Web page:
US regulators have green lighted a new treatment for inhalation anthrax, a rare disease that can occur after exposure to infected animals or contaminated animal products, or as a result of an intentional release of anthrax spores.

When inhaled, anthrax bacteria replicate in the body and produce toxins that can cause massive and irreversible tissue injury and death. The spores are resistant to destruction and can be spread by release in the air, making Anthrax an attractive target for use in bioterrorism.

Elusys Therapeutics’ Anthim (obiltoxaximab) is a monoclonal antibody has been designed to neutralise the toxins produced by anthrax, approved for both treatment and prophylaxis via the FDA’s Animal Rule, which allows efficacy findings from adequate and well-controlled animal studies to support marketing clearance when it is not feasible or ethical to conduct efficacy trials in humans.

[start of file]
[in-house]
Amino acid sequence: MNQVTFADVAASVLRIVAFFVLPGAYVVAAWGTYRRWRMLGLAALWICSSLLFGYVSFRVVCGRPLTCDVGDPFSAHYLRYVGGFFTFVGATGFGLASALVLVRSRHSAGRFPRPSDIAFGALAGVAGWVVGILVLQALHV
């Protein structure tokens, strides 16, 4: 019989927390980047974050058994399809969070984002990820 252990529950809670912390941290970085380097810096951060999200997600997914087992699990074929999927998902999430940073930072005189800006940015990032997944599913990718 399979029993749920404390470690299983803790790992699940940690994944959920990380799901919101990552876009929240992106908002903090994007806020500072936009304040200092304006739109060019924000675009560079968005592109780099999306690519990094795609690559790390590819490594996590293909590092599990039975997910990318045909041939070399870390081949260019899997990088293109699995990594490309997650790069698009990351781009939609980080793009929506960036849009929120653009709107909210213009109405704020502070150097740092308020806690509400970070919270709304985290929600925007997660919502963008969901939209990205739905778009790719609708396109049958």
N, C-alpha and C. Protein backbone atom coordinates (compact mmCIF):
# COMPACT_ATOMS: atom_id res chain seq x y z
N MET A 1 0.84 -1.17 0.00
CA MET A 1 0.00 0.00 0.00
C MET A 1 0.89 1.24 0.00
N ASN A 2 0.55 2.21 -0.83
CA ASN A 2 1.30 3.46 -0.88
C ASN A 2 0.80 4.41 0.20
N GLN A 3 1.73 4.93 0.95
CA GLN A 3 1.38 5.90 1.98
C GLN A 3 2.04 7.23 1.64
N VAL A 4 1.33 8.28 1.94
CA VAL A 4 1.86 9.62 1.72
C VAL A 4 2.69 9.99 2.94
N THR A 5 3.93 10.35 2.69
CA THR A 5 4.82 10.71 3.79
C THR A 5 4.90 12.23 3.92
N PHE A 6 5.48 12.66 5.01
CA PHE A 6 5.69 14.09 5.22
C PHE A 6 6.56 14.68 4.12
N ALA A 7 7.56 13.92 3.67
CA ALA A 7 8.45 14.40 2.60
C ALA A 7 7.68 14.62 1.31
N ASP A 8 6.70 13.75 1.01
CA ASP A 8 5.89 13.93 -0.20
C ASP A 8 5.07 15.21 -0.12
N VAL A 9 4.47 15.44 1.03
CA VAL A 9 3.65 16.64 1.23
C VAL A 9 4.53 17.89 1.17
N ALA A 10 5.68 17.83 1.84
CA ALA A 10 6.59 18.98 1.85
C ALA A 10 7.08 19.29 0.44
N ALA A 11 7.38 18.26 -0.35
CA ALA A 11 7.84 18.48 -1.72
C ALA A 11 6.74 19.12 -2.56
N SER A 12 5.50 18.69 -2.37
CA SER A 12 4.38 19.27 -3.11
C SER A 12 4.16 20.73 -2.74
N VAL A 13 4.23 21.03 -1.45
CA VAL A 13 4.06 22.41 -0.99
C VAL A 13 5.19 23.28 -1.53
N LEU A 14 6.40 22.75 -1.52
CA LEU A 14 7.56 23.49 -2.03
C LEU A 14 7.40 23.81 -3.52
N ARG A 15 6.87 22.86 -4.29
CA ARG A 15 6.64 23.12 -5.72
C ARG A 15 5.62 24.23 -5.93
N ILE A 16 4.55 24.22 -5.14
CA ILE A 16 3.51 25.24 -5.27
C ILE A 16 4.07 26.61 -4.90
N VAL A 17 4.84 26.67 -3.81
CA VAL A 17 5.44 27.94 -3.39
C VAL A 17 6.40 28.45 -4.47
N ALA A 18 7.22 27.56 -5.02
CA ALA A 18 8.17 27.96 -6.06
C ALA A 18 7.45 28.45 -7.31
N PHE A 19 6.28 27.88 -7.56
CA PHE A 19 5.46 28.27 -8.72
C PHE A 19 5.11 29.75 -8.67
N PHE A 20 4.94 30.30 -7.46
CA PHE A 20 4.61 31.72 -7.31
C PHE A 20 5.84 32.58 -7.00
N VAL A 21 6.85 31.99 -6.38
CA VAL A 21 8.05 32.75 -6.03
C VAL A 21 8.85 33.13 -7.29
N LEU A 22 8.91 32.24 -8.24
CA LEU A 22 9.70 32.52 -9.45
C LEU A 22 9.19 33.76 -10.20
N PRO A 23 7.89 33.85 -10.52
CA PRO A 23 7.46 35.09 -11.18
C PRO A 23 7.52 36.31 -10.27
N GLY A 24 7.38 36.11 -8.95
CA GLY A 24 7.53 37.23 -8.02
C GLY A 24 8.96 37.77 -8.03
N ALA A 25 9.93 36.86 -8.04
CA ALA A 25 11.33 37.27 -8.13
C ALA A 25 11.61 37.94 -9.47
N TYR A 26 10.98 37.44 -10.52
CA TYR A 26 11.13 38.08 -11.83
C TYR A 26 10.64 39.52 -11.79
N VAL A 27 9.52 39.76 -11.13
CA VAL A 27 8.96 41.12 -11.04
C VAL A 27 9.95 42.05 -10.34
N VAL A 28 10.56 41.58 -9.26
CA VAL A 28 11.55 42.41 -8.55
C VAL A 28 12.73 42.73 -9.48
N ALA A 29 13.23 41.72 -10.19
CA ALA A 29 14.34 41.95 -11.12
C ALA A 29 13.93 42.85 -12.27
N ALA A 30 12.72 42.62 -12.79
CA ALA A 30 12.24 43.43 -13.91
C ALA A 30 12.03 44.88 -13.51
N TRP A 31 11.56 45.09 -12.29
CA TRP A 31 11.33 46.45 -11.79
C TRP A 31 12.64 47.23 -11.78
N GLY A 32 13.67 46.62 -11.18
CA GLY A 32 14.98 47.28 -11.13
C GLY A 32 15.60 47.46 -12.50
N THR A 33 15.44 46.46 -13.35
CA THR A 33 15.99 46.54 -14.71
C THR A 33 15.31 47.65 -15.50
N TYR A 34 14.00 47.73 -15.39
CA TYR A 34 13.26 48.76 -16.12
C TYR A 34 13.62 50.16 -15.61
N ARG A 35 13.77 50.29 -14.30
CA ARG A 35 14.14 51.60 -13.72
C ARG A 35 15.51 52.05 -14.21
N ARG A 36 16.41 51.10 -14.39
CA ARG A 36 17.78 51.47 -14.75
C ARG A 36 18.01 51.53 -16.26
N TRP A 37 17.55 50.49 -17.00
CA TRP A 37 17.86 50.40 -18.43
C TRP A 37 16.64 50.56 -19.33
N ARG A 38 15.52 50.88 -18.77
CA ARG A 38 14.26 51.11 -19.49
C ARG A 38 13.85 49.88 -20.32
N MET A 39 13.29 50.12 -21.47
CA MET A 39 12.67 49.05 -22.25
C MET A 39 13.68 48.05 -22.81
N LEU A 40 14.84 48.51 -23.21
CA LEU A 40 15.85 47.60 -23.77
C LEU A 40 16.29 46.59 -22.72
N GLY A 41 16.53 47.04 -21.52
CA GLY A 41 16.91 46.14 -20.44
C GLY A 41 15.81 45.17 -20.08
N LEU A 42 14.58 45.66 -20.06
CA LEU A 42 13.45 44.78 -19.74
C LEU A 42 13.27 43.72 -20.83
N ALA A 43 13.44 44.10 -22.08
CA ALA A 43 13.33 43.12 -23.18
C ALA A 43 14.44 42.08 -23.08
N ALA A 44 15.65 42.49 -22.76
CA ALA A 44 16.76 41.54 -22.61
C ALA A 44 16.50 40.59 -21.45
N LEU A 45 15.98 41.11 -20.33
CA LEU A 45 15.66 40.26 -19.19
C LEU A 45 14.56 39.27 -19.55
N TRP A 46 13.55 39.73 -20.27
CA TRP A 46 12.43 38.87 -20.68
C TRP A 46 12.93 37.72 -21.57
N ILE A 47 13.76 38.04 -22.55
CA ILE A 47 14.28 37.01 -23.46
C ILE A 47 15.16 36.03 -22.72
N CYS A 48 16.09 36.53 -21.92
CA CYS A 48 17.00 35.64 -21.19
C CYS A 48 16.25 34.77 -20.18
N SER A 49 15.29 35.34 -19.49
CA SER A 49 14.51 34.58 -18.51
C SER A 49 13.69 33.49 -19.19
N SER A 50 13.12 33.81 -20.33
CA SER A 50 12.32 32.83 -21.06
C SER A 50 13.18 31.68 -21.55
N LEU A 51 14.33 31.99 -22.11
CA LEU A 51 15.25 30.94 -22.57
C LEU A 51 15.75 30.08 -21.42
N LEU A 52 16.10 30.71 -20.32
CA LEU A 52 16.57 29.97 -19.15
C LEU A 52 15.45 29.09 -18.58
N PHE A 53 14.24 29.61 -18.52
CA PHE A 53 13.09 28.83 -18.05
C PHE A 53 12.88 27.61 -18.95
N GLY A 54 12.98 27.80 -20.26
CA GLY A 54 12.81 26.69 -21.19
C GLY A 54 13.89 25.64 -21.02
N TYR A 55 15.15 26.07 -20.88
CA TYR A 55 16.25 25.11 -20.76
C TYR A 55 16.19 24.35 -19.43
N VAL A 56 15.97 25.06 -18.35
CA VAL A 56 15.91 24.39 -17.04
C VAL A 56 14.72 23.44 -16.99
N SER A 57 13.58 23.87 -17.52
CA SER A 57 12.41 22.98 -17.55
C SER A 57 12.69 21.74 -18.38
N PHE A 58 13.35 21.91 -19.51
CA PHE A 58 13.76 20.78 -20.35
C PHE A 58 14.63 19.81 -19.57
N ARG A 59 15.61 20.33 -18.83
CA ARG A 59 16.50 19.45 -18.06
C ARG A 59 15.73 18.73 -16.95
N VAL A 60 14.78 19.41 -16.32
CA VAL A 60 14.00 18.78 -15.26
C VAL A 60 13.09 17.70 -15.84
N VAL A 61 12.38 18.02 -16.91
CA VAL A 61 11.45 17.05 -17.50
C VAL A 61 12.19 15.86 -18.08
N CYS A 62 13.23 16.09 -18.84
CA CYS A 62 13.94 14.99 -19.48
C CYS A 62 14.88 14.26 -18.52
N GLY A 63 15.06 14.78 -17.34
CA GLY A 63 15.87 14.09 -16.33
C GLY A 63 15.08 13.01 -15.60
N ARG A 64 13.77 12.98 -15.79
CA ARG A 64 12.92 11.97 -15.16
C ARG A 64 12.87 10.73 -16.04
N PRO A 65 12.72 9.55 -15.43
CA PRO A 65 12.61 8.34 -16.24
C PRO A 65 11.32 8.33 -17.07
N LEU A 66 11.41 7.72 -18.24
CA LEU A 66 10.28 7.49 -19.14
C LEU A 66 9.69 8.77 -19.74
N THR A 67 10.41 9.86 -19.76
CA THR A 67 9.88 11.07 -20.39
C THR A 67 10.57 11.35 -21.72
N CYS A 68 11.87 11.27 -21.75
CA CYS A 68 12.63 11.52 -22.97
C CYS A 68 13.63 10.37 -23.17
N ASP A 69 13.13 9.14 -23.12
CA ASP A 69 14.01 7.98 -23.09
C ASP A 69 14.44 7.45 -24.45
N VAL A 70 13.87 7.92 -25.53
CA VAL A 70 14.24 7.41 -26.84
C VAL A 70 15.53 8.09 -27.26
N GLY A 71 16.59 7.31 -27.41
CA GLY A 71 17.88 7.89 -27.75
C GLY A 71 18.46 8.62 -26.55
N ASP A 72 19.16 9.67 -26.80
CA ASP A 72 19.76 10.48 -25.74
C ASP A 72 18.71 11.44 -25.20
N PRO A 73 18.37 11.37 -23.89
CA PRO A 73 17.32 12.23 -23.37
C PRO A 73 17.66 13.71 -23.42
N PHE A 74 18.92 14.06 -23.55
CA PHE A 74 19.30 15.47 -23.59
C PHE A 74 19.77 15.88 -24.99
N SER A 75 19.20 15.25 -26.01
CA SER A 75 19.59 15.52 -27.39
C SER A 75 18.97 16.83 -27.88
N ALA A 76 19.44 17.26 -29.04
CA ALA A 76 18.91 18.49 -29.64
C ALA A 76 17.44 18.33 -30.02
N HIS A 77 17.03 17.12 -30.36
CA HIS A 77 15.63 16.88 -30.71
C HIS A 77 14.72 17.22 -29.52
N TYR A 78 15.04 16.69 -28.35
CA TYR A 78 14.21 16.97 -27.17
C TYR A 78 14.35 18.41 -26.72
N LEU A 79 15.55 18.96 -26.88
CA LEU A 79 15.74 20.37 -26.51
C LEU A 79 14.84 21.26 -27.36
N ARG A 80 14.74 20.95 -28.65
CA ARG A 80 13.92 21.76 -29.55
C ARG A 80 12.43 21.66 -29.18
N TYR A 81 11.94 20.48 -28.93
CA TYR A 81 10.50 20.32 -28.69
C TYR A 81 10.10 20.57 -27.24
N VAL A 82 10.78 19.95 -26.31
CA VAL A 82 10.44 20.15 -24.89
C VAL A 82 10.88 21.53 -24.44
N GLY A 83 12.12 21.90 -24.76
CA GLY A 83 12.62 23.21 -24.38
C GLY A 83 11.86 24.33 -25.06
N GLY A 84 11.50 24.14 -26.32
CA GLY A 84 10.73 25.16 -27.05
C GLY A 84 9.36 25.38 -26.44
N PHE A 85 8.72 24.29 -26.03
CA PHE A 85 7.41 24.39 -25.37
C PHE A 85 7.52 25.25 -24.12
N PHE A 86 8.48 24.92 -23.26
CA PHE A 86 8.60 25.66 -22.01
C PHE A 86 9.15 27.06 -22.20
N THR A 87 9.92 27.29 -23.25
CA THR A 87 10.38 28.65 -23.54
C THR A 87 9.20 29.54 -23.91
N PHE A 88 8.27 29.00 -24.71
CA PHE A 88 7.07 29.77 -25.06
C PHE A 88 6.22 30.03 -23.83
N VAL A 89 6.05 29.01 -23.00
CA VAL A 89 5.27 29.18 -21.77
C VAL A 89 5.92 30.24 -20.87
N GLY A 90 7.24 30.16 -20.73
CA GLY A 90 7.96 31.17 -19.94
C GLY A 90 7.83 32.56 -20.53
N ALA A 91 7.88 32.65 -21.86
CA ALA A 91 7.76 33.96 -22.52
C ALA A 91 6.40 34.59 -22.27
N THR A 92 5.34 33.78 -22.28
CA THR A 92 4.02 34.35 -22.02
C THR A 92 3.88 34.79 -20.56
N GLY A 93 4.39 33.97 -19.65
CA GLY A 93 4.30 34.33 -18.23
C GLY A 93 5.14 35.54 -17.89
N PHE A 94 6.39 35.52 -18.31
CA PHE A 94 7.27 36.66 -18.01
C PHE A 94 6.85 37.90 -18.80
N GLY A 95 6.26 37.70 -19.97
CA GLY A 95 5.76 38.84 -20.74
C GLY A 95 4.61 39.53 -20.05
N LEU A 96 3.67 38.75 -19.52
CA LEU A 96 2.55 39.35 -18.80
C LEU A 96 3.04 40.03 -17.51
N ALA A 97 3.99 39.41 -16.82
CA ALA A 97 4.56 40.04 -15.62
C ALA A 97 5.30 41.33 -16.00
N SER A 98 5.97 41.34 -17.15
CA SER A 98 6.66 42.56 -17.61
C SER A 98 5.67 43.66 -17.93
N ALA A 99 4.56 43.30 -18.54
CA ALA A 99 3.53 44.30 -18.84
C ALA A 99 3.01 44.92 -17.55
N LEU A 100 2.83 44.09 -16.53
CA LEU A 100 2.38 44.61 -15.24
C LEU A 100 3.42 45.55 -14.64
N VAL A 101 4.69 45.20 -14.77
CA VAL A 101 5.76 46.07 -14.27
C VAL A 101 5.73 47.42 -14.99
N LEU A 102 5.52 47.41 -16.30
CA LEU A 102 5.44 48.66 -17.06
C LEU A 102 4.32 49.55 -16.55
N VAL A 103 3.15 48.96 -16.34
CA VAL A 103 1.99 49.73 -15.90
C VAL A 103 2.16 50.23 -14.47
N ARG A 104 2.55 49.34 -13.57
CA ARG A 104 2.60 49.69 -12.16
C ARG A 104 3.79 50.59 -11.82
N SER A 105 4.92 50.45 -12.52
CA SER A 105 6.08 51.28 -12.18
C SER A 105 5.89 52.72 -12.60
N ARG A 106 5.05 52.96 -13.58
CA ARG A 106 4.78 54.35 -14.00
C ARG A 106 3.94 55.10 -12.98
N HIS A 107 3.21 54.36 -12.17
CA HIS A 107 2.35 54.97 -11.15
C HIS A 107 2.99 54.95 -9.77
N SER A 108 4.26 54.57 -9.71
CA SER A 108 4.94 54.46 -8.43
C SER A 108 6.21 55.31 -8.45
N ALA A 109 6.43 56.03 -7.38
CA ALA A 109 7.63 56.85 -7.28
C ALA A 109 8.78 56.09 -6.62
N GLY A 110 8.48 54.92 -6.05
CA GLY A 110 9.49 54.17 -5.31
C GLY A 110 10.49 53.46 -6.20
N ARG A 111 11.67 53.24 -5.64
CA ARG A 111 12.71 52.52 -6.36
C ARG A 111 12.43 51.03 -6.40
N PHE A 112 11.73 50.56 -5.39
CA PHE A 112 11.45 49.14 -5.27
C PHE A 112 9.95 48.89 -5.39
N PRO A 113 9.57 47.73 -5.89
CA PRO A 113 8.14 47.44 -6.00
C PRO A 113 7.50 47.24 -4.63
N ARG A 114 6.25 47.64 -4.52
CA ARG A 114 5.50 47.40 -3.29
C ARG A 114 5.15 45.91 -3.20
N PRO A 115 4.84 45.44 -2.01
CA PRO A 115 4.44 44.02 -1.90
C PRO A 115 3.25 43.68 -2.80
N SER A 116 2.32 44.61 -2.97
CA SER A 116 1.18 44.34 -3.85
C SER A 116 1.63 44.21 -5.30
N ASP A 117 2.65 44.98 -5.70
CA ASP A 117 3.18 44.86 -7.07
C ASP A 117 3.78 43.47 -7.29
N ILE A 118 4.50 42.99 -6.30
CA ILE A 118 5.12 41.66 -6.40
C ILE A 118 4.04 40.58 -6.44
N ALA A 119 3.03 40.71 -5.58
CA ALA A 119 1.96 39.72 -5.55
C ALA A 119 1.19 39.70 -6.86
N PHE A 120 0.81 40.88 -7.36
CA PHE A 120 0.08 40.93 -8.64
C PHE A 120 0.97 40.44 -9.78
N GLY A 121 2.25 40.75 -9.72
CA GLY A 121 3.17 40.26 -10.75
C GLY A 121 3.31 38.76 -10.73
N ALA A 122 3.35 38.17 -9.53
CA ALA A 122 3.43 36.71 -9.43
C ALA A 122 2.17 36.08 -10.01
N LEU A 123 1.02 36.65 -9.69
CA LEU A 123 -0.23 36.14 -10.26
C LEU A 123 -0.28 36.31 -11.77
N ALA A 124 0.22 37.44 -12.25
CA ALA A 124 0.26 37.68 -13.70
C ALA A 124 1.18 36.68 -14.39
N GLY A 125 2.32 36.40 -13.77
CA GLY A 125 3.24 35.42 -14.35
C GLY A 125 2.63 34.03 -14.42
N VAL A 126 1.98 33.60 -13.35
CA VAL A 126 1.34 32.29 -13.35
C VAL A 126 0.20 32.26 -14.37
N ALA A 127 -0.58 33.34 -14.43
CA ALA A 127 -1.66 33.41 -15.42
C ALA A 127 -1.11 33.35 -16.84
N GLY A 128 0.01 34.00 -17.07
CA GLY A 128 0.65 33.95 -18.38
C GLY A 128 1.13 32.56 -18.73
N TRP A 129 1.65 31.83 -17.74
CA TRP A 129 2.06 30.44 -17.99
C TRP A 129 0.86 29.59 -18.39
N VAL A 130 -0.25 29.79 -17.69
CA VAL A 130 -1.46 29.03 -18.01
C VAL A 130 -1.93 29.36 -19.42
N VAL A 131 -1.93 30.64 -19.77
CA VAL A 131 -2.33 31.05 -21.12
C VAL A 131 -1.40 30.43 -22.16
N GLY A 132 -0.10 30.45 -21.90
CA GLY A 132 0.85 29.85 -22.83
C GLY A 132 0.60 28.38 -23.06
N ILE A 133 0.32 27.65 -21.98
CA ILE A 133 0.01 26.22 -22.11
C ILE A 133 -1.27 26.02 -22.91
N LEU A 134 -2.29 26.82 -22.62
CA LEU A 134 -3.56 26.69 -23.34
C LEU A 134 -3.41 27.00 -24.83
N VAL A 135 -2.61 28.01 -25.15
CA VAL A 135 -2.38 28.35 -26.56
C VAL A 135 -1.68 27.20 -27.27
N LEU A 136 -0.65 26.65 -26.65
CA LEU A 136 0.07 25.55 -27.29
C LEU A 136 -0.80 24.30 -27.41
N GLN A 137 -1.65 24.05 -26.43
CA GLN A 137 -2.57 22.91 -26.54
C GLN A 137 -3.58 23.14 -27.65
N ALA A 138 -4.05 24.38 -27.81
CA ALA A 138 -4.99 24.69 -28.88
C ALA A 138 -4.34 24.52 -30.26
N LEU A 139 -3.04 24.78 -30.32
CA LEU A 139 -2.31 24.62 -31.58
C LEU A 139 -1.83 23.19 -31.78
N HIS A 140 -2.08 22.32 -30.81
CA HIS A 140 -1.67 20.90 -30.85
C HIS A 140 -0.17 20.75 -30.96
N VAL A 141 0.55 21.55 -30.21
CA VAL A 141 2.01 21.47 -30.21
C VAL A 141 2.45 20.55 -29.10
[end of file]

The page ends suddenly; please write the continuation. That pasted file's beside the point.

Trials showed that more animals treated with Anthim lived compared to animals treated with placebo, and that administering the injection in combination with other antibacterial drugs boosted survival outcomes. The drug was also evaluated in 320 healthy human volunteers, which found the most frequently reported side effects were headache, itching (pruritus), upper respiratory tract infections, cough, nasal congestion, hives, and bruising, swelling and pain at the infusion site.

Anthim does carry a boxed warning alerting patients and healthcare providers that it can cause allergic reactions, including anaphylaxis, and thus should be administered in settings where patients can be monitored and treated for anaphylaxis. “However, given that anthrax is a very serious and often deadly condition, the benefit of Anthim for treating anthrax is expected to outweigh this risk,” the FDA said.

“As preparedness is a cornerstone of any bioterrorism response, we are pleased to see continued efforts to develop treatments for anthrax,” noted Edward Cox, director of the Office of Antimicrobial Products in FDA’s Center for Drug Evaluation and Research.